Just 11 months after purchasing the jewelry and housewares chain, NRDC Equity Partners has decided to sell the business and is focusing talks on one potential buyer, sources said Tuesday.
The identity of the potential buyer could not be learned. One source close to NRDC said a deal could be announced within a couple of weeks, but there is no guarantee.
NRDC declined to comment Tuesday.
While the market for mergers and acquisitions has virtually dried up in the recession, NRDC did purchase Fortunoff inexpensively, paying just $110 million for the $439 million chain, making it easier to unload. The $110 million included the $80 million purchase price and $30 million in debt and other obligations. Fortunoff is a well-known brand in the metro New York area but has seen little growth in recent years and has been particularly hurt by last year’s collapse of the housing market.
NRDC is eager to sell Fortunoff, which it considers a distraction from its major retail holdings — the Hudson’s Bay Trading Company, which includes The Bay, Zellers, Home Outfitters and Fields divisions all in Canada, representing $7 billion in volume, and Lord & Taylor in the U.S., representing about $1 billion in volume. The retail industry in Canada is not struggling as much as it is in the U.S.
When it bought Fortunoff, NRDC said it could roll out Fortunoff jewelry and home shops with bridal registries inside Lord & Taylor, which it purchased in 2006. Fortunoff jewelry shops would have replaced the leased jewelry shops currently operated by Finlay. The deal with Finlay is set to expire at the end of this month, but negotiations are under way to extend the agreement. If Finlay doesn’t stay at Lord & Taylor, it’s possible NRDC seeks another operator for the jewelry departments or operates them on their own.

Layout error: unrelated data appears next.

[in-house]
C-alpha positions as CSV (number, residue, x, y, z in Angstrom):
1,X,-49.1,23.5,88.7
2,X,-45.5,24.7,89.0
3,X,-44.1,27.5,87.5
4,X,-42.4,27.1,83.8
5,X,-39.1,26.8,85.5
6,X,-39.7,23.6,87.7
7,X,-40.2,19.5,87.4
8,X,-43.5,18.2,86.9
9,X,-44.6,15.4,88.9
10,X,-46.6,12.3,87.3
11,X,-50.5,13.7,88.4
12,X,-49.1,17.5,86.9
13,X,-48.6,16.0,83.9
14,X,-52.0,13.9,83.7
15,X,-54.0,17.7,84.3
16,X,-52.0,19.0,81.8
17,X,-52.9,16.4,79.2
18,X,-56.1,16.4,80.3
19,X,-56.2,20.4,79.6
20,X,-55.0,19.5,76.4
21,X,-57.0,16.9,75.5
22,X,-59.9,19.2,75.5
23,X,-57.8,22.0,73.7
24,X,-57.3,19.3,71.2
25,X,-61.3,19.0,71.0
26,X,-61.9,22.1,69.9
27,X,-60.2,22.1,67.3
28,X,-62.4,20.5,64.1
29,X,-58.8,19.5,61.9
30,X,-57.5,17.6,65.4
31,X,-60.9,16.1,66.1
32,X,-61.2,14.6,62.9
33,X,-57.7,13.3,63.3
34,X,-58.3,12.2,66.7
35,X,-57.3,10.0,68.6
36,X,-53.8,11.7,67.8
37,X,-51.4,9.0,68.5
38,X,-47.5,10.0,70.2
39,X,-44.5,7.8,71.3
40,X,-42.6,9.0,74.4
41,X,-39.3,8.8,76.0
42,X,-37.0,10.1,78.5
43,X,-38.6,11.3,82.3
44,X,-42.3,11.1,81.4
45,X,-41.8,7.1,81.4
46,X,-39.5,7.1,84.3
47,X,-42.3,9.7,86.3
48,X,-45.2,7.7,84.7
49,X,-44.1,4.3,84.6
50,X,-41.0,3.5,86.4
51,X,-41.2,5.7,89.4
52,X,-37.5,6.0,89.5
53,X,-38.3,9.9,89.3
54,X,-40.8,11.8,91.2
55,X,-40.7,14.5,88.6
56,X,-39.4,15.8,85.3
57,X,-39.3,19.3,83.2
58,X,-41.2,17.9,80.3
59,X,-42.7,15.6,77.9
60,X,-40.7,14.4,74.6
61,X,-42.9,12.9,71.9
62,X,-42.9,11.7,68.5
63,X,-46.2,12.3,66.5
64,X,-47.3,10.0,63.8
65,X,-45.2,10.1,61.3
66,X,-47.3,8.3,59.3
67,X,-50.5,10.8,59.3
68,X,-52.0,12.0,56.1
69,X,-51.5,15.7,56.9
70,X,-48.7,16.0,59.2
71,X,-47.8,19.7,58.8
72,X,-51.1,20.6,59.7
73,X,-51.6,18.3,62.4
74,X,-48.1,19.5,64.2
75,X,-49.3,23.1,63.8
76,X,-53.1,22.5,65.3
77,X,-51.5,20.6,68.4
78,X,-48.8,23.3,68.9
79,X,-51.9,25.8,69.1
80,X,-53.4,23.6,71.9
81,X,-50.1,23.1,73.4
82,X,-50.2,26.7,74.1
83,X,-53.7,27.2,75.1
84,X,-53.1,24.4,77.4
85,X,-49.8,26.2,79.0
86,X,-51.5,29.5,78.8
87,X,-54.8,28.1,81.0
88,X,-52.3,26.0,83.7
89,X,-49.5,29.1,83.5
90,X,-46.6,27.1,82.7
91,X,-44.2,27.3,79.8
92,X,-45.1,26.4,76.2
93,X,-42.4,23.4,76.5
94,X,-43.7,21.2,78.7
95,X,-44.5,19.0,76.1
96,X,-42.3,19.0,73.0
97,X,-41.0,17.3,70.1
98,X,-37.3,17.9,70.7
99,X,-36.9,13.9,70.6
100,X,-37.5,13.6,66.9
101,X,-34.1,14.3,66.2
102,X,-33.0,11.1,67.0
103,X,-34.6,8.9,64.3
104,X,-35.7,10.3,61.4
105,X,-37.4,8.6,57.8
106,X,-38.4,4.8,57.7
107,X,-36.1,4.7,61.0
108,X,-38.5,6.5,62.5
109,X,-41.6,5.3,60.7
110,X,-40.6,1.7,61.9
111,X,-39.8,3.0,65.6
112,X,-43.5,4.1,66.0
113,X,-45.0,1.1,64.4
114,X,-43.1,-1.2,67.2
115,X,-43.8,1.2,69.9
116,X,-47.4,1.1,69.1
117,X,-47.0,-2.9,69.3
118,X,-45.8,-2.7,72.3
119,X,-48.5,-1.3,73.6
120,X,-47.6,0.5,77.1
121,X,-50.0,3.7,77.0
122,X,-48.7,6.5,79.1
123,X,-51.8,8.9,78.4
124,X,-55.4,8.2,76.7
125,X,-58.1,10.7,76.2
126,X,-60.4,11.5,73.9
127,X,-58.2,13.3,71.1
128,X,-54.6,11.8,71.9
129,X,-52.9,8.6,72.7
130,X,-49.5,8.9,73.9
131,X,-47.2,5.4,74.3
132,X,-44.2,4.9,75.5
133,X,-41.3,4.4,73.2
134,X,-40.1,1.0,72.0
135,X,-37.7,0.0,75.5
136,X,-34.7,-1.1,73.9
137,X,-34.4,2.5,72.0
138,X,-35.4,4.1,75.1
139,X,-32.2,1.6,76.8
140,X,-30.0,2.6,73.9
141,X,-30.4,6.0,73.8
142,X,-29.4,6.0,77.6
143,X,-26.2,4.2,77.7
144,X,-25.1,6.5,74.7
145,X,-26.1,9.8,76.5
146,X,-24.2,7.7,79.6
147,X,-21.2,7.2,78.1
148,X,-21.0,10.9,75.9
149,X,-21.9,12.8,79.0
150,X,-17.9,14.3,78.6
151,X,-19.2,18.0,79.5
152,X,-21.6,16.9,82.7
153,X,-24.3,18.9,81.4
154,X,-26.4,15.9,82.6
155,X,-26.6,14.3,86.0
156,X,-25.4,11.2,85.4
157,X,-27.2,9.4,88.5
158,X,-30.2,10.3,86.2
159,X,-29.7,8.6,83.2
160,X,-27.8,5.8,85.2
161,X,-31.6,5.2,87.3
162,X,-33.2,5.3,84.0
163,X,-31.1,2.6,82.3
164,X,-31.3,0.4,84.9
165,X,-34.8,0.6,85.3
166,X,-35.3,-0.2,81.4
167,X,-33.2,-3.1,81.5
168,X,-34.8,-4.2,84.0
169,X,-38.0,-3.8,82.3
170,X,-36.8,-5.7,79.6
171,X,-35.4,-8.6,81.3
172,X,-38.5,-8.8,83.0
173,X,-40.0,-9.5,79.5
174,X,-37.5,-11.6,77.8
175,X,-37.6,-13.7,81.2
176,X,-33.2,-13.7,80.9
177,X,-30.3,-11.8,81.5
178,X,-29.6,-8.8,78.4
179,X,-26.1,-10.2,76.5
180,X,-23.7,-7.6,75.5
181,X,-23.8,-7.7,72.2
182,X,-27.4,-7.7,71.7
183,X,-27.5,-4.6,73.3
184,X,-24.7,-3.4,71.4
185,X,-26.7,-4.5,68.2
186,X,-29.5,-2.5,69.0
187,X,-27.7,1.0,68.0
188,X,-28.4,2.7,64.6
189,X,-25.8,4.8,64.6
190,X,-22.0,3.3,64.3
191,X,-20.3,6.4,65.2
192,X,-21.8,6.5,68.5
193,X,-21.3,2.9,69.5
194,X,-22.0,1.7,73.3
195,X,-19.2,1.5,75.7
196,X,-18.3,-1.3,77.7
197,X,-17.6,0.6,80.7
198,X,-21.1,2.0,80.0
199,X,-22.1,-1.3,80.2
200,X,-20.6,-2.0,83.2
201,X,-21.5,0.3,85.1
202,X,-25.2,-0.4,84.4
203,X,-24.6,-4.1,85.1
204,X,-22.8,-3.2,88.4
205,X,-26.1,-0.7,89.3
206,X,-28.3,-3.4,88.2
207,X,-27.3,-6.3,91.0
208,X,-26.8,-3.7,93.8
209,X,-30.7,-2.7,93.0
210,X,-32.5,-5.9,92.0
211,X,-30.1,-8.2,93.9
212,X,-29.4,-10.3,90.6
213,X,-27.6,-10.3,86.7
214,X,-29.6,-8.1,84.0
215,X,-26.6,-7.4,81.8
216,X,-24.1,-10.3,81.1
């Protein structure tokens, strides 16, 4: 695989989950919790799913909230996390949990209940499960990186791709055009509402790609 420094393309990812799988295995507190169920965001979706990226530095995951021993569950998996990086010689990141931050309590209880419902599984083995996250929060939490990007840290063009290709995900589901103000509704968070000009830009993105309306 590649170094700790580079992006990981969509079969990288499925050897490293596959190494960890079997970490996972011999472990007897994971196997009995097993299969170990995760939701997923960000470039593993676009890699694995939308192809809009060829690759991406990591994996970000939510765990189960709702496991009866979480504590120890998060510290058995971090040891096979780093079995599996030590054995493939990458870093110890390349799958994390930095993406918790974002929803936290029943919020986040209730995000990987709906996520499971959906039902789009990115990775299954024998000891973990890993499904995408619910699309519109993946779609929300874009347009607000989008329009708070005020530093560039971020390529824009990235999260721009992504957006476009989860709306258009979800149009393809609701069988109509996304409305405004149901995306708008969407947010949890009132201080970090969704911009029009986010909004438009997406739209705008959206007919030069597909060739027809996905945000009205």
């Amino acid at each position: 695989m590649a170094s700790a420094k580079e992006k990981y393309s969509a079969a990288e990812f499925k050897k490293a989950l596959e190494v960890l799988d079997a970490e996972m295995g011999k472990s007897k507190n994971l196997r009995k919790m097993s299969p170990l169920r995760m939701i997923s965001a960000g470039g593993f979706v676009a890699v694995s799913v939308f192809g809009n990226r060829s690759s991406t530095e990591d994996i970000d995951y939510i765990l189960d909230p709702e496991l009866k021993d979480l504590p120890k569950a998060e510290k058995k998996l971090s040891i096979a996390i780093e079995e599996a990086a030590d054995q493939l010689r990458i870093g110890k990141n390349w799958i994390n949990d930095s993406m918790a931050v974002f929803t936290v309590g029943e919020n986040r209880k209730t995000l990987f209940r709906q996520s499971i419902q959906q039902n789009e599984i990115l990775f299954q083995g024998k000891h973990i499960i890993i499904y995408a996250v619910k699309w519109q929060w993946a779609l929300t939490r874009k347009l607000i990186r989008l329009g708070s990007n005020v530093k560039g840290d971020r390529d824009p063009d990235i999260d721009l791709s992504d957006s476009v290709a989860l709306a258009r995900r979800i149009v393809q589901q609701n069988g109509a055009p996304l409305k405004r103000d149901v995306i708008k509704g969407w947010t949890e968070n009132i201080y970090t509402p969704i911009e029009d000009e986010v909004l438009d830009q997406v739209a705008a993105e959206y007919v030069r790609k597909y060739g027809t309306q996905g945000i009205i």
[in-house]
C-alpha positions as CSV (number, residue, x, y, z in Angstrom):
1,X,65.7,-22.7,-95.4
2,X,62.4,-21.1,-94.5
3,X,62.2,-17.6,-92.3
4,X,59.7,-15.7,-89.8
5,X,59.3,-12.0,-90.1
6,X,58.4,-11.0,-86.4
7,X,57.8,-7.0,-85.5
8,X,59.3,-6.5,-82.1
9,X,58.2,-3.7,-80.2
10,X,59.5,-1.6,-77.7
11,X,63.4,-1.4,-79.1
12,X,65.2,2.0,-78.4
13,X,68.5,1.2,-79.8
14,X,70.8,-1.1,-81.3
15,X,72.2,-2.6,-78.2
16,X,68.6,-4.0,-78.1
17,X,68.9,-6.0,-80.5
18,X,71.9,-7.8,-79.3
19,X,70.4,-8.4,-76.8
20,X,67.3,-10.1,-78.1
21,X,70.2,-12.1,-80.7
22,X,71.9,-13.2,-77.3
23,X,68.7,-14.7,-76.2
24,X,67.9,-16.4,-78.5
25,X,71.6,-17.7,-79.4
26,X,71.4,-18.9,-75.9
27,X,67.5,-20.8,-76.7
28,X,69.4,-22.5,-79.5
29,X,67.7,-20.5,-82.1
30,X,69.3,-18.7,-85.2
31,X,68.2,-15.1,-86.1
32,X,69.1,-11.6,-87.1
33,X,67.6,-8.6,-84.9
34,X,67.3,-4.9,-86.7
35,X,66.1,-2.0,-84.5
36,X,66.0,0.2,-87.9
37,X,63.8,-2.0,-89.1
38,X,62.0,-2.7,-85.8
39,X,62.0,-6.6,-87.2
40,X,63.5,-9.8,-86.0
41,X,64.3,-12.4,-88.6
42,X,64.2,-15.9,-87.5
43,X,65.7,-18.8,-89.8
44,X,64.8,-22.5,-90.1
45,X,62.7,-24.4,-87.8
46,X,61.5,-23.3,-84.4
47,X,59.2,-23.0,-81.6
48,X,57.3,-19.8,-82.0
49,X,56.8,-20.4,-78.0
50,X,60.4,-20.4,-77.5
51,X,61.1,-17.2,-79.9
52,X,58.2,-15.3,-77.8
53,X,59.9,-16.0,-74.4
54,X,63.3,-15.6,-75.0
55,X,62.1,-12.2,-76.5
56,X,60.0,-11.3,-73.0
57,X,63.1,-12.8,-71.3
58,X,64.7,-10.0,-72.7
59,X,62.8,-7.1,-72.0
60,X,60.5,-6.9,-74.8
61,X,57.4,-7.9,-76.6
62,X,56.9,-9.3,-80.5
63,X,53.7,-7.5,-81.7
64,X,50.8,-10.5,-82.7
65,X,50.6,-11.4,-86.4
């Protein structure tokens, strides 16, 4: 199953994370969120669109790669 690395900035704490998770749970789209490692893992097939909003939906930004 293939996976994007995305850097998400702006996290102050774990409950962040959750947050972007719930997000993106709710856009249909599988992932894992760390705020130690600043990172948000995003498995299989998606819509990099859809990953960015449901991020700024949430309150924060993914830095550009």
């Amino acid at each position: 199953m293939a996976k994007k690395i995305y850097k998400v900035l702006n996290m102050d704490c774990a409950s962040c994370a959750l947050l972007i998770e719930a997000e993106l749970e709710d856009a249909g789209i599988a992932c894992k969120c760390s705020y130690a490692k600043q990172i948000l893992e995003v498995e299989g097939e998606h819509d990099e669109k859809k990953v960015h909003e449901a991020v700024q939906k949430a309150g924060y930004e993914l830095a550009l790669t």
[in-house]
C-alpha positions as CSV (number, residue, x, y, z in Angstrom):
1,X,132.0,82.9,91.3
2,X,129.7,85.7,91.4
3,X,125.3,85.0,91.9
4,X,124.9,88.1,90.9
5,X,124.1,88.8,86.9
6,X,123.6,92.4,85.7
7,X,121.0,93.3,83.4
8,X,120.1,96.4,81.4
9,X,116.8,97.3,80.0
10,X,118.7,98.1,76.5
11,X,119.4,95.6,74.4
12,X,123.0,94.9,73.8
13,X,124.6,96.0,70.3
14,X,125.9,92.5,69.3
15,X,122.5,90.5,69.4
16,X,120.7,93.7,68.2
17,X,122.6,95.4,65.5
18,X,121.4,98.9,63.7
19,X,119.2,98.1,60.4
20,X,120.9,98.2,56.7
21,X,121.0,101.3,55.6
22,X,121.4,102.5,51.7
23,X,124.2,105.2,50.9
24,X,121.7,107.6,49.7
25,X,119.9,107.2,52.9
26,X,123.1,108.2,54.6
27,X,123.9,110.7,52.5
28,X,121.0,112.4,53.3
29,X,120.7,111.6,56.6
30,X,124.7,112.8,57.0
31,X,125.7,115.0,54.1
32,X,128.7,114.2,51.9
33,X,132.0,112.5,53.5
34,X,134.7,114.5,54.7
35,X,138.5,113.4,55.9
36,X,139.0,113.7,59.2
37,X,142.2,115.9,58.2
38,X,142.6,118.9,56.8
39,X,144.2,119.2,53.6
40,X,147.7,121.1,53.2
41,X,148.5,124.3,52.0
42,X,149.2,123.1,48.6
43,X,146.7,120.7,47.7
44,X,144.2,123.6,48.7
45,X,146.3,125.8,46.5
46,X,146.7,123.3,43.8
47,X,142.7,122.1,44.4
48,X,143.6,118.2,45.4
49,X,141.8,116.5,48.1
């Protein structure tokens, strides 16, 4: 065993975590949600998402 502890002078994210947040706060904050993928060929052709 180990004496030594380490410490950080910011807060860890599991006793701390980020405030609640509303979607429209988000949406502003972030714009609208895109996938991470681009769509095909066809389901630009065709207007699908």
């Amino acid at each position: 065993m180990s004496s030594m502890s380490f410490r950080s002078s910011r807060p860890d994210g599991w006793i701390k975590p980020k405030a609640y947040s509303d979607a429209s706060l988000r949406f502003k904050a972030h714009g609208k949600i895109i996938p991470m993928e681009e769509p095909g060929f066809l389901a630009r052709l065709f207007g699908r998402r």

Speculation on Fortunoff’s future mounted this week when NRDC disclosed a major centralization strategy for its Hudson’s Bay Trading Company retail operations, and excluded Fortunoff from them.
NRDC purchased Fortunoff from Trimaran Capital Partners, an equity group that along with K Group, another private equity firm, bought Fortunoff in 2004.
Fortunoff was founded in 1922 in Brooklyn as a neighborhood housewares store by Max and Clara Fortunoff. That first unit led to eight stores in the borough. The Fortunoff’s son, Alan, served as president and chief executive officer until his death in July 2000.
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